Researchers have been exploring the concepts of language disorders since the the early 1800's. The term learning disability first appeared in the work of Sam Kirk in an article in Educating Exceptional Children in1962. In 1977, students with learning disabilities were included as a category for special education through the Education for All Handicapped, or Public Law 94-142. Over the past four decades, there have been five revisions to the law(s) related to special education and volumes of research projects within the education and medical fields completed to help us better understand this group of individuals. Research has answered some questions and has created many more. The one thing that we know for sure is that even after four decades, we have a long way to go in helping people understand what a learning disability is and what it is not.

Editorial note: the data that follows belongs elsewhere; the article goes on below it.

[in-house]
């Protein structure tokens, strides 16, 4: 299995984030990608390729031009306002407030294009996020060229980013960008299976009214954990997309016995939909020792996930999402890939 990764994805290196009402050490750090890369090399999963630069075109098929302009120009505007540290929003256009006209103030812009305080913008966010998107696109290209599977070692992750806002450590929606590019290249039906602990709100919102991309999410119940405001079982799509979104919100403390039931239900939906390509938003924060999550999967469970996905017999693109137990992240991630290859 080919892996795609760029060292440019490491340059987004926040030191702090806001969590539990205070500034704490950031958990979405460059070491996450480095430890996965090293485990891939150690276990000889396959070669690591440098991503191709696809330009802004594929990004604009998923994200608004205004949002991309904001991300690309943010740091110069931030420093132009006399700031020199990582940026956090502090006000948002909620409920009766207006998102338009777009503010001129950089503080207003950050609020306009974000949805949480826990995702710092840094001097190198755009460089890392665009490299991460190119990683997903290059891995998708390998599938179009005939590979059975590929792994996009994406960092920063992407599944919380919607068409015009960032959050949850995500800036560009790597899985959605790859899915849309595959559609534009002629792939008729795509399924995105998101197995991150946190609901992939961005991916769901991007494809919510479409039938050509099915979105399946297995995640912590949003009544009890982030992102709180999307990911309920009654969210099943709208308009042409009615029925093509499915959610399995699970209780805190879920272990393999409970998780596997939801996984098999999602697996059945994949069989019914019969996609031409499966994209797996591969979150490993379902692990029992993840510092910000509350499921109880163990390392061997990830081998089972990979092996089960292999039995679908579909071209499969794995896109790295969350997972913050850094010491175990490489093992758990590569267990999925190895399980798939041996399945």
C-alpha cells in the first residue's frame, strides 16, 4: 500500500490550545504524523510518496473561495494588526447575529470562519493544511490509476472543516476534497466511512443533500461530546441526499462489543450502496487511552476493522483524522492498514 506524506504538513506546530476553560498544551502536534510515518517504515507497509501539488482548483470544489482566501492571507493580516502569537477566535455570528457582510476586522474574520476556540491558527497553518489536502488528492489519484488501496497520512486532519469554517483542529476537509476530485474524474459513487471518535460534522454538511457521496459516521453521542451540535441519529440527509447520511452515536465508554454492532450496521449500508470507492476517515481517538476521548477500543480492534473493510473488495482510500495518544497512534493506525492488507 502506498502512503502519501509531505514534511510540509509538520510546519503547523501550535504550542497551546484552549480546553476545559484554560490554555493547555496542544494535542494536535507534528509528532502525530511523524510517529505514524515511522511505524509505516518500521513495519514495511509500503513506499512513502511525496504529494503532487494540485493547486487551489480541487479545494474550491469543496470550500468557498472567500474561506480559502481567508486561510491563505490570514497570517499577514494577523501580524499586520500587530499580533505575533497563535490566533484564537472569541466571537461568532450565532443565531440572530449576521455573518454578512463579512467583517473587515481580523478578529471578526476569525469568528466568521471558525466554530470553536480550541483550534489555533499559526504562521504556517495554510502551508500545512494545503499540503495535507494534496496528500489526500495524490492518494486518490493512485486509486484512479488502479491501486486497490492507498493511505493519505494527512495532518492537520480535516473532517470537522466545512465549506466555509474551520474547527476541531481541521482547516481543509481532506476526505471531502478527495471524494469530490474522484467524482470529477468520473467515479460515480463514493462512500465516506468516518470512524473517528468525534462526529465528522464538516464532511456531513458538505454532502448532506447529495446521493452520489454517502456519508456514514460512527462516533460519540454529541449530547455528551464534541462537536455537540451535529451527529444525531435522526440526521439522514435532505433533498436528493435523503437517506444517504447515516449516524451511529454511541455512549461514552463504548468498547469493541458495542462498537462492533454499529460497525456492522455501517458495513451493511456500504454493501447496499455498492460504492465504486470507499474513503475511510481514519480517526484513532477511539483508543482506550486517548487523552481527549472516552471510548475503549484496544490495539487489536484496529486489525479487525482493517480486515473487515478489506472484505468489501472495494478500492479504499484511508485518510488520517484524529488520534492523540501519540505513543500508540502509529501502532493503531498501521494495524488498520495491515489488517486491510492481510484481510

"Everyone has a story. Everyone has something that makes them unique and who they are." - Stephanie, Roadtripper from Being You
As we prepared for LD Awareness Month this year, we asked our Middle School Students if they had suggestions for what we should share. Some of their statements were for teachers, some for the general public, and some were for others students with learning differences. They all agreed that they wished people understood their world better. To honor their experiences and willingness to share, here are their snippets of their LD stories. We will also be sharing some of them through social media as part of our LD Awareness campaign this month. Join the conversation!
What should we share with people about learning disabilities or ADHD?
"It's gonna be harder [for us]."
"You see things differently... different perspectives."
"Respect your teachers so they will help you."
"Just because [we have to know this stuff]..... doesn't mean you [should] shovel work on us and watch us fail."
"[We] need more hands on & physical activities."
"Bullying should be a felony because it's defamation of character."
"Don't make fun of someone who has a disability."
"Everyone has differences."
"Don't pity me."